Diana Scarborough spent the better part of Wednesday morning putting up a fence. It was sweaty and tiring work, but she wouldn’t have it any other way.

Scarborough, you see, is the head of The Farm at Oatland North on St. Simons Island. And, as the name implies, there are a good many animals there, all of which need love and care.

That’s been Scarborough’s daily mission since taking the reigns of The Farm from her close friend and founder, Barbara Murrah. The two women met as nurses at the Brunswick hospital and forged a close bond through their shared love of animals.

When Murrah was stricken with cancer and passed away, Scarborough knew it was her duty to keep The Farm going. And with an army of volunteers and supports — she did.

Today, The Farm is a thriving 501c3, tucked away in the woods near Cannon’s Point on St. Simons Island. Most of the four-legged residents that call the location home were abused before being brought to the location.

“It just breaks my heart,” Murrah said of the animals’ prior treatment.

“But we also get them from people who aren’t able to take care of them anymore. Just (Tuesday) we got three little goats from a lady who had become too ill to take care of them. She had to move out of the state so we went and got them.”

But today, the pack — five goats, one cow, 12 cats and 12 horses — are all safe and sound, nurtured by Scarborough and Farm’s volunteers. But the group still needs the help of the community to continue their work. It’s why they plan a number of fundraisers throughout the year.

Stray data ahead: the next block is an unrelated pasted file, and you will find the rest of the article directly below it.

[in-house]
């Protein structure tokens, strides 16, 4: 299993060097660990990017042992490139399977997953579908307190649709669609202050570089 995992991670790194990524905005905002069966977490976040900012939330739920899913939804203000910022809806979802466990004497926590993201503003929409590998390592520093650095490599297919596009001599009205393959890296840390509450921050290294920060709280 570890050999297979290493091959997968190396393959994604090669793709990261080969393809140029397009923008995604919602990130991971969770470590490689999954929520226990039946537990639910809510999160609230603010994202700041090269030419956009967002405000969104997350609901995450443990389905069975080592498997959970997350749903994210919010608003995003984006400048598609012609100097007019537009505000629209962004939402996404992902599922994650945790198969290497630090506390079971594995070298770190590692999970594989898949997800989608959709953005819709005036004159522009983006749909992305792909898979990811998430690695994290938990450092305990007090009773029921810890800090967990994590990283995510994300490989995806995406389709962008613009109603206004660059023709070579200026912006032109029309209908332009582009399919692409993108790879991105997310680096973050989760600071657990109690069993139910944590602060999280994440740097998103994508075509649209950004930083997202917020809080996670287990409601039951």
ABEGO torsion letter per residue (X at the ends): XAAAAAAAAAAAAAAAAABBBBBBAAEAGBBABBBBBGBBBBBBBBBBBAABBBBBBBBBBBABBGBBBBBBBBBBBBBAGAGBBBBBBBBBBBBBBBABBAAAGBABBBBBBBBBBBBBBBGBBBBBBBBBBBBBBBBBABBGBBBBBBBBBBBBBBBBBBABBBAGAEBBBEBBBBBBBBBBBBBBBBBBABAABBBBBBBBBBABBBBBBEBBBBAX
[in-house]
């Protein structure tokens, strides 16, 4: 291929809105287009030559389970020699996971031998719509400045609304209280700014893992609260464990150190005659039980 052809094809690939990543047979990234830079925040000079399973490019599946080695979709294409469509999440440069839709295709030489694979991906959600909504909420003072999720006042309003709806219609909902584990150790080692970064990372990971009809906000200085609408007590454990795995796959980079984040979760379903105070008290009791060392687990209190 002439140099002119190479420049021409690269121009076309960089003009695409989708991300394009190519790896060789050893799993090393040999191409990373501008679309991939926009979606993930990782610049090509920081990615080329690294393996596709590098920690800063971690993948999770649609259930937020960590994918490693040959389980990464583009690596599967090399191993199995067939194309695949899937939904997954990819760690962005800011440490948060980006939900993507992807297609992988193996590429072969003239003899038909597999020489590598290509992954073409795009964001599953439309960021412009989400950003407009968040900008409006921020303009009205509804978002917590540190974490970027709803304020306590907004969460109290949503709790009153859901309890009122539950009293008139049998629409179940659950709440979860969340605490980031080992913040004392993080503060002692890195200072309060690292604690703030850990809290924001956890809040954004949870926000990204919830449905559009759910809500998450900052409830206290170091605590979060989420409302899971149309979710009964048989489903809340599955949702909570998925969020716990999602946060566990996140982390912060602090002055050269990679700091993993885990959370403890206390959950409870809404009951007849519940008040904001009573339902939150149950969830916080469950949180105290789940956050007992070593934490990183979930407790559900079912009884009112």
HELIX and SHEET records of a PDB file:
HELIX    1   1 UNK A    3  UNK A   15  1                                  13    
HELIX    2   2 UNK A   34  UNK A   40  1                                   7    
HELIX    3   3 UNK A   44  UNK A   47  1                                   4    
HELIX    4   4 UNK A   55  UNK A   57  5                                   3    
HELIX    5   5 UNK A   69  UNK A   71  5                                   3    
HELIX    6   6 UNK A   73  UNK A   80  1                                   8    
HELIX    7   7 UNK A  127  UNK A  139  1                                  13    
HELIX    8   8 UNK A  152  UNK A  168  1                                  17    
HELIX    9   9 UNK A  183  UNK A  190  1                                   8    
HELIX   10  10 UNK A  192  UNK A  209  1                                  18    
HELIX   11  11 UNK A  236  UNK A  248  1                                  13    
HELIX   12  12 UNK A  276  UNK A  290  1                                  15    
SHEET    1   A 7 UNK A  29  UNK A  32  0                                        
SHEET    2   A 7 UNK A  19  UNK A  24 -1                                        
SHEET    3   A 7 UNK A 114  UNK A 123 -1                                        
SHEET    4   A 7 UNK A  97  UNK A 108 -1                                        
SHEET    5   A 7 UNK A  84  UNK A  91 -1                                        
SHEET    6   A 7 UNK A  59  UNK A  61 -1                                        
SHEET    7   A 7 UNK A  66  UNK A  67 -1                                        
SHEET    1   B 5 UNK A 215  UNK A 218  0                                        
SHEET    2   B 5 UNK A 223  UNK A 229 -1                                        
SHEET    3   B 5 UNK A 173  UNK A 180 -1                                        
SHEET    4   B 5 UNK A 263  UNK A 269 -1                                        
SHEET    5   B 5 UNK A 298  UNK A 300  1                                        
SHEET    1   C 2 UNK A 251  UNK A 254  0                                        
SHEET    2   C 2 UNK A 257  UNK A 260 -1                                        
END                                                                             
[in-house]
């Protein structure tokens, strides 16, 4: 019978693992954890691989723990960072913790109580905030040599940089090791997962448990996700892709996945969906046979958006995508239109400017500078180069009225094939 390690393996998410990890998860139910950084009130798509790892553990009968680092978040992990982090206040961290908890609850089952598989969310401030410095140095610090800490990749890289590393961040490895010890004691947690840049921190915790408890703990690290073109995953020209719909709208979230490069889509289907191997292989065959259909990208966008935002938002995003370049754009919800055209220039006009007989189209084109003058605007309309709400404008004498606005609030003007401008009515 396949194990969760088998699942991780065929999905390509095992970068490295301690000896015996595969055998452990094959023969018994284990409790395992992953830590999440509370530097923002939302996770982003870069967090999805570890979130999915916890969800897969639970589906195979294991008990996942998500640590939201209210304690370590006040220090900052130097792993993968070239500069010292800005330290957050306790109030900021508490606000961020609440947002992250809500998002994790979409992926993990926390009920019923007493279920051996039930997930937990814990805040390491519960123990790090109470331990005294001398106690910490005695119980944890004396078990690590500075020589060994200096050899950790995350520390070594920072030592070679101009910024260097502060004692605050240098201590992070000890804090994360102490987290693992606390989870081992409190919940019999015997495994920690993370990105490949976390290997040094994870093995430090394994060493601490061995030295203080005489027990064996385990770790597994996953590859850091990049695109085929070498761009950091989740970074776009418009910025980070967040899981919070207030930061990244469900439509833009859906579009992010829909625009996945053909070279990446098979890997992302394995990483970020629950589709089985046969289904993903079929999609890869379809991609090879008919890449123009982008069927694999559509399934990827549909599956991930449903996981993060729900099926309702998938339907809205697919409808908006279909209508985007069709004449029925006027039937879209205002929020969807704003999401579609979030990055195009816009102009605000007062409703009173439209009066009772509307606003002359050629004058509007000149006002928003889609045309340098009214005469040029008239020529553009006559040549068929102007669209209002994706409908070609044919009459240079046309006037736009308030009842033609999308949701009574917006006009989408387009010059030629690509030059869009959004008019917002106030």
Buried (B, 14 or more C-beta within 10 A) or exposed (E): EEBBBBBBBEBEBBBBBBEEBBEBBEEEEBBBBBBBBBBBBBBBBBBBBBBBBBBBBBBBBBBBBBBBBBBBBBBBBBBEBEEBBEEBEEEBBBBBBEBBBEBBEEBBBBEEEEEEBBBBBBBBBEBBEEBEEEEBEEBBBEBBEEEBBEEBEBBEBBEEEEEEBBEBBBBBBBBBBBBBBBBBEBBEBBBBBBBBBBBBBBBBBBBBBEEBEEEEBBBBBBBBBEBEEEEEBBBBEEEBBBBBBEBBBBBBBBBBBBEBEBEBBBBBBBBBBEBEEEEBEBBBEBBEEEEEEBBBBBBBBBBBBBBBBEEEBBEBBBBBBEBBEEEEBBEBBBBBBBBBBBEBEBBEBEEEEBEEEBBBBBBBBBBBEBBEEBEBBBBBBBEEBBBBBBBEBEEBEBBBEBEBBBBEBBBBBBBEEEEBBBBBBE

Many of those are geared toward adults, with drinks, bites and entertainment. However, Scarborough also feels it is important to get youngsters involved. So on Sunday, the Farm is opening its gates for an annual spring festival, inviting families to come to the site and see what the nonprofit is all about.

“We’ve been trying to spruce things up for the festival ... that’s why I was building the fence,” she said with a laugh. “But we will have our newest event which is the spring festival which will be from 1 to 4 p.m. Sunday. It’s free, and we will have a bake sale. There will be free snacks, hot dogs, chips and drinks. We will have a little Putt-Putt course set up too.”

While they are not asking for money to enter, donations do fuel their organization. Scarborough is hopeful that visitors will enjoy meeting the animals and feel moved to support the cause.

She hopes that the experience will also encourage the next generation of animal lovers.

“We will do little tours and let the children meet all the animals. It gives the kids a chance to see and interact with the animals,” she said.

Seeing these animals is something that has become a bit of a rarity for children these days, Scarborough adds. But she hopes the Farm can provide encounters that will inspire kindness in those who attend.

“I grew up around animals but a lot of kids nowadays don’t. But it is really good to get them outside and away from computer screens,” she said.

“It also teaches them that just because animals is old or come from bad situations ... that doesn’t mean that they can’t go on to live a happy life. It is very important to treat animals with kindness. We benefit from that kindness as much as they do. It’s good for us and good for them. It makes us feel good and is certainly beneficial for the animals.”

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